Beyond the Bells and Whistles – Tips & Tricks from Blackboard Exemplary Course Award Winners
July 12, 2012 Leave a comment
Deb Everhart, Exemplary Course Director
- Tess Bader
- Cheryl Kautz
- Chris Duke
- Lyndon Godsall
There are seven directors in the Exemplary Course Program, Deb Everhart being among them. The core of the program is the rubric which is a tool divided up into four main areas to help faculty in reviewing their courses.
- Course Design
- Interaction & Collaboration
- Learner Support
This rubric is also used entirely outside of the Exemplary Course Program. For more information visit http://www.blackboard.com/catalyst/ .
2012 was the largest year for the Exemplary Course Program. There were 151 courses submitted, 265 reviewers who produced more than 650 reviews. In the end 40 courses were awarded. Of those courses, four were selected to share in this session.
Tess Bader and her team of six developed English 130, Introduction to Literature. At CSU-Global each course has a template which is built in-house by a team. The three exemplary practices from this course were:
- Every course has six specific items in their course:
- Faculty Information, including a picture, weekly office hours that are held through Blackboard IM, commitment and expectations that students can have of them throughout the course.
- Discussions – Faculty are required to start a weekly discussion and all students must post their own response and reply to two others.
- Live Classroom – The courses are all 100% online, so synchronous activities are not required. However, every course has a live classroom link in Wimba Classroom which CSU-Global will transitioning to Blackboard Collaborate. If faculty can commit to doing three live classroom sessions in a semester they receive a stipend.
- Feedback & Grades – The best practice at the university is for faculty to mark up papers line-by-line with the commenting features in MS Word. Additionally, all assignments have rubrics to give students specific detail on how they will be graded.
- Each module has a written version of a lecture.
- Video & Podcasts are included in the lectures. Podcasts from NPR and videos from appropriate sources to compliment the content of the lecture.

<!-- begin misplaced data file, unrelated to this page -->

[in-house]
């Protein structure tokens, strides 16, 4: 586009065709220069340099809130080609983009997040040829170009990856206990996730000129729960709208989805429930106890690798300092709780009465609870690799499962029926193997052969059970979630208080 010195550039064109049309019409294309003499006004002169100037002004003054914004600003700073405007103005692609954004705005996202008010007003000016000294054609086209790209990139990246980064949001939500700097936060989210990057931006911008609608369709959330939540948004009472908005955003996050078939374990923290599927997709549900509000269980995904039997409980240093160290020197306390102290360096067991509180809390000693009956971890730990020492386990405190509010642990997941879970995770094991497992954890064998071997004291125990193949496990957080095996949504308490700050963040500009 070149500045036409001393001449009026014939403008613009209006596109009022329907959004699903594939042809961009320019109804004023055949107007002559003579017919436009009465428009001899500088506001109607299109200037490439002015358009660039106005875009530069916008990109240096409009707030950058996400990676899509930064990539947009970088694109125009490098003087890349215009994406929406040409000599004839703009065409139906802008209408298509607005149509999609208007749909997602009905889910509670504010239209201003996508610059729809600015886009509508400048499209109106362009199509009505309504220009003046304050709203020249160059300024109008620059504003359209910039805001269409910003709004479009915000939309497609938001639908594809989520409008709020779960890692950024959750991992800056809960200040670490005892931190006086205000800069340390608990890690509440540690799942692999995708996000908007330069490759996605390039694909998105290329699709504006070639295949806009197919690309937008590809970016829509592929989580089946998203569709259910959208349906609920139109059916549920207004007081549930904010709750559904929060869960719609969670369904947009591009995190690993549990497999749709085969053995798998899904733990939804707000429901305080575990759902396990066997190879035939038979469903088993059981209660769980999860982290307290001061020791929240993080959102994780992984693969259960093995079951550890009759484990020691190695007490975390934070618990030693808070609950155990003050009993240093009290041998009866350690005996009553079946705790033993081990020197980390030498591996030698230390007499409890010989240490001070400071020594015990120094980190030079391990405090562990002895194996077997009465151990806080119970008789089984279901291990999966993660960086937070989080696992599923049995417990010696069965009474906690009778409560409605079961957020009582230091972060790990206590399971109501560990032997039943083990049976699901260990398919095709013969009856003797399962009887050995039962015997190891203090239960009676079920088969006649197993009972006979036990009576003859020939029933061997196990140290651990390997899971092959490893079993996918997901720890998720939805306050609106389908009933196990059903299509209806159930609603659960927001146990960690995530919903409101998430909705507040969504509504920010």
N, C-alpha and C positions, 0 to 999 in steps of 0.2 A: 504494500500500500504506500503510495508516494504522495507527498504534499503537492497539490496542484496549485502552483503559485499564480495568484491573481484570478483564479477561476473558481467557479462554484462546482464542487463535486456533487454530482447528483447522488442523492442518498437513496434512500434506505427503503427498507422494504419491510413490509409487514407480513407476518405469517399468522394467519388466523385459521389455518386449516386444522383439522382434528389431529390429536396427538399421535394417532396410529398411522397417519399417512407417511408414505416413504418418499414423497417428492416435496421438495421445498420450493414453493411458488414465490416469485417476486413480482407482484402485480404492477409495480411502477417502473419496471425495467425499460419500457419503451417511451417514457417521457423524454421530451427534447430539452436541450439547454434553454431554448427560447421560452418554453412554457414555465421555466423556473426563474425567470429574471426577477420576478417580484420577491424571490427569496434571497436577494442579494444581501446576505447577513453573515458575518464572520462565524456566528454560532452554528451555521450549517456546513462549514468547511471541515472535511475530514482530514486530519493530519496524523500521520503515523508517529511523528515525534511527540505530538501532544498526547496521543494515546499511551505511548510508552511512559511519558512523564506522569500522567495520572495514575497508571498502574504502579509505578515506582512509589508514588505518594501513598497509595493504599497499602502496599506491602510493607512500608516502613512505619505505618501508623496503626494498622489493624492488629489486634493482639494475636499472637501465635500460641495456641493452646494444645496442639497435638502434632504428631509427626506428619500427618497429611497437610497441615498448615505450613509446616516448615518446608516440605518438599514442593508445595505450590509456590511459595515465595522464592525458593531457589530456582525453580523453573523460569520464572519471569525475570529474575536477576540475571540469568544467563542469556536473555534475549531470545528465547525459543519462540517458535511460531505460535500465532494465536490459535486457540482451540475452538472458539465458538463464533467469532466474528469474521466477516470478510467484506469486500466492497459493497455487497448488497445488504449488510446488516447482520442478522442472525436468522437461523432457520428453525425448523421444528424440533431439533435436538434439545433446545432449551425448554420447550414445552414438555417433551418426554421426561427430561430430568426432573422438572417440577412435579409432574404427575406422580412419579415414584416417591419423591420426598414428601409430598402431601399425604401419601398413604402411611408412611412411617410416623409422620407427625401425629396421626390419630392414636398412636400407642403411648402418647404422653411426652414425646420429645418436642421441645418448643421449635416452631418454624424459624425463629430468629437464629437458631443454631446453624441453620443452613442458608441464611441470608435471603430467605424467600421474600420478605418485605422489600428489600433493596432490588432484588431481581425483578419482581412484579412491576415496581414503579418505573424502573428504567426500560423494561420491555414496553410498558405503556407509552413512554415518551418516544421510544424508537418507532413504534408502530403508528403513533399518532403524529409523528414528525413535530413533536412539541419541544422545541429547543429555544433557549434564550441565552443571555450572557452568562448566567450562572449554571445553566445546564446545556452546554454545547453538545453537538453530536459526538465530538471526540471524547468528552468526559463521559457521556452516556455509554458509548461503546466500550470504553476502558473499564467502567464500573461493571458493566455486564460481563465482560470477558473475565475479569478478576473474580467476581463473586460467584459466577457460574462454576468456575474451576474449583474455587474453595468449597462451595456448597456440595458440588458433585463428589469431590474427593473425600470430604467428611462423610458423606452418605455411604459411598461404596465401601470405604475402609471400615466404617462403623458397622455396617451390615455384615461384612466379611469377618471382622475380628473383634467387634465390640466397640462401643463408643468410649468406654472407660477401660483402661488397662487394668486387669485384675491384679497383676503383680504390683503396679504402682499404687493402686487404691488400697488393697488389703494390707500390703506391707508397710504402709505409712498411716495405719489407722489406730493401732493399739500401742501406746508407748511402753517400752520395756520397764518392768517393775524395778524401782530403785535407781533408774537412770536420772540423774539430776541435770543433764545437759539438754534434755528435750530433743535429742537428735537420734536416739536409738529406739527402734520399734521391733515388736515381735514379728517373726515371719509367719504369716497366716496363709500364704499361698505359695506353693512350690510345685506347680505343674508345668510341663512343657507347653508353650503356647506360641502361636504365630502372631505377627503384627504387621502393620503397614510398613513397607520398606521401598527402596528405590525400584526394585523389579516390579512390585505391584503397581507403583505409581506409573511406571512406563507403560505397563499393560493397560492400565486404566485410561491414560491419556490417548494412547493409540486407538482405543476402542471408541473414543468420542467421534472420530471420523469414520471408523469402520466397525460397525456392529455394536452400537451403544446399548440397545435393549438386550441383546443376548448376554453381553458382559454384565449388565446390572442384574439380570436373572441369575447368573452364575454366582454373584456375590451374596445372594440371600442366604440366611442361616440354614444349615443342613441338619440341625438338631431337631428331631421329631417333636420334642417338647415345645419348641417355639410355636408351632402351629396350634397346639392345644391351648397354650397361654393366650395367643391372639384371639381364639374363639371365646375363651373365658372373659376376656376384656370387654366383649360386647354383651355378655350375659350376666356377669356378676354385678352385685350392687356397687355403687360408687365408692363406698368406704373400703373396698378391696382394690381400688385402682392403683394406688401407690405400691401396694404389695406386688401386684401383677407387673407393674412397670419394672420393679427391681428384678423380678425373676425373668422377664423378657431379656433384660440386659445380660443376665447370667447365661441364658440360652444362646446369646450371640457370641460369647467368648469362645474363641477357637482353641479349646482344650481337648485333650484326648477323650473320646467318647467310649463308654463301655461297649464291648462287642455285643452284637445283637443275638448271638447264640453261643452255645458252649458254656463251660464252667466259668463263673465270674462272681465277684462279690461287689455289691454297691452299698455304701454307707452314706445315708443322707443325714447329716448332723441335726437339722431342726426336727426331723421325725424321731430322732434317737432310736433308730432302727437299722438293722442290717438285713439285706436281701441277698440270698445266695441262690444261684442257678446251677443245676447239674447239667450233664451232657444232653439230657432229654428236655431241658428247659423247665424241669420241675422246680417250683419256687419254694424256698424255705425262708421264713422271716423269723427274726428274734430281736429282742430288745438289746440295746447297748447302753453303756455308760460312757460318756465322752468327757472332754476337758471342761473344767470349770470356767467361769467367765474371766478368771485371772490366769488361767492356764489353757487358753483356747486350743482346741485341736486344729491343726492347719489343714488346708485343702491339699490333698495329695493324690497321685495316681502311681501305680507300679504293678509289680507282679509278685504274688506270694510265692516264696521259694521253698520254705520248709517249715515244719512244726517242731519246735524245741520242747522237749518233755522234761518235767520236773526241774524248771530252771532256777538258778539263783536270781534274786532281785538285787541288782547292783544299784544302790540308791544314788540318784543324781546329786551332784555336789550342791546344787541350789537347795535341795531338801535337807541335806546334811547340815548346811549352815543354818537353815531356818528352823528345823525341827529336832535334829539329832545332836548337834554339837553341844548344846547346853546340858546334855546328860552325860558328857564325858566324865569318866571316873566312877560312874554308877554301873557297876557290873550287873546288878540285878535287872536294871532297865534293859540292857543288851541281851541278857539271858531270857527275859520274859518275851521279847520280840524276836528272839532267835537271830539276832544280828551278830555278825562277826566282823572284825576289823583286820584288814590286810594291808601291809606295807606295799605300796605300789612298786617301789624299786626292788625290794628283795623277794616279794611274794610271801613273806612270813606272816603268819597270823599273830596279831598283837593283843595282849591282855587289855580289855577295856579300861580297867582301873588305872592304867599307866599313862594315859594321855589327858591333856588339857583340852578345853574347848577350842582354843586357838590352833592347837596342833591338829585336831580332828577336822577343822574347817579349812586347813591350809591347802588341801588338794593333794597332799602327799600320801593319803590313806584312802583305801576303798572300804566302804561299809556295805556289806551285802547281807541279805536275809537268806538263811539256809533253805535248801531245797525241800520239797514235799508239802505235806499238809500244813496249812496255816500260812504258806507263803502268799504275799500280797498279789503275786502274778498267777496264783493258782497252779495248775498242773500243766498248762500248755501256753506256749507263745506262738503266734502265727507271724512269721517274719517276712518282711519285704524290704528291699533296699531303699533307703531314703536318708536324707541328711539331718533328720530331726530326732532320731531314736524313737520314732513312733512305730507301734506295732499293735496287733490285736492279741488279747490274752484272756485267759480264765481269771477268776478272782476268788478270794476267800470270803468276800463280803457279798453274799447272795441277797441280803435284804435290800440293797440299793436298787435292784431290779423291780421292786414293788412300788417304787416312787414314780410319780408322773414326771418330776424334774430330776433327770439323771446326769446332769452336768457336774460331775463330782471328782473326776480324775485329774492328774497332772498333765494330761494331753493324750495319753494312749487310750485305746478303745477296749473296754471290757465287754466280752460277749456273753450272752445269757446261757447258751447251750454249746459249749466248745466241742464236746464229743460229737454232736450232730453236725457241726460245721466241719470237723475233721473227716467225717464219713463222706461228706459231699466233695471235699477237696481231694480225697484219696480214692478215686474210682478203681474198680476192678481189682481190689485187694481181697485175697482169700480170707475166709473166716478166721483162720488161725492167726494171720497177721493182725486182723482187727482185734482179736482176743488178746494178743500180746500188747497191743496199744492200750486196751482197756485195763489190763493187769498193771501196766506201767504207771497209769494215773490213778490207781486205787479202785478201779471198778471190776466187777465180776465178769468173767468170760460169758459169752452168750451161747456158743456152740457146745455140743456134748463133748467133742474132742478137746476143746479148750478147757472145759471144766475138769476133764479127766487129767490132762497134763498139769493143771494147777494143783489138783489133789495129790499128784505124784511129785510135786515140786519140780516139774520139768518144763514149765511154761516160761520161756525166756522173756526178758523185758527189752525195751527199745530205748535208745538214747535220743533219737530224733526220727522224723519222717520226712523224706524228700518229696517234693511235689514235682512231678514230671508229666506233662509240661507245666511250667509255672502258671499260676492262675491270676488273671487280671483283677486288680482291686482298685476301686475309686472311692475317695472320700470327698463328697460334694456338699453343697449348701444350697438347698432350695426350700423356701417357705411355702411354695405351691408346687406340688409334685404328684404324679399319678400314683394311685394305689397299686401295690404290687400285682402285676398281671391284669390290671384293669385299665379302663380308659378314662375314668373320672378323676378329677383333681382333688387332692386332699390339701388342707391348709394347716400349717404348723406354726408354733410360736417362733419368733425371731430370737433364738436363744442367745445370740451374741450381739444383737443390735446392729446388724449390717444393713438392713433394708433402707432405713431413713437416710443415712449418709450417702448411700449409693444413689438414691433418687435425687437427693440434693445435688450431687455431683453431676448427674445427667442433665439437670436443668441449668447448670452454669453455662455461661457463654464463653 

- CSU-Global is currently working on a single-button translation for students to go from English to Spanish for any media in a course.
- Accessibility: Every video or audio clip is transcribed and students can download, print, and use the written transcription.
3. Mastery Exercises
- Check your understanding exercises are peppered throughout the course materials.
- Mastery Exercises are for a grade and students may taken them an unlimited number of times. They are typically 10 questions in length and have no due date.
Cheryl Kautz, an adjunct faculty member at Grand Rapids Community College won an Exemplary Course Award for her Advanced Photoshop course. http://raider.grcc.edu/~ckautz/grcc/252/252.html
- The heart of this course is in the projects.
- A course link is provided to give students two ways to get to the projects – from the weeks and also directly from the navigation.
- Inside a weekly folder, the set-up is consistent from week to week. The topics differ each week, but the layout is the exact same.
- In some videos there are pop-up quiz questions which stop the videos and also ensure that students are paying attention.
- For each project, there are screen captures of past student work to let students see examples without giving them the raw file.
- In addition, there is a help link for each week which is a text file including all of the same information from the video in a different format for students to use if they want or need the extra information.
- Lastly is a learn more folder which gives students more activities and resources for students to use for fun.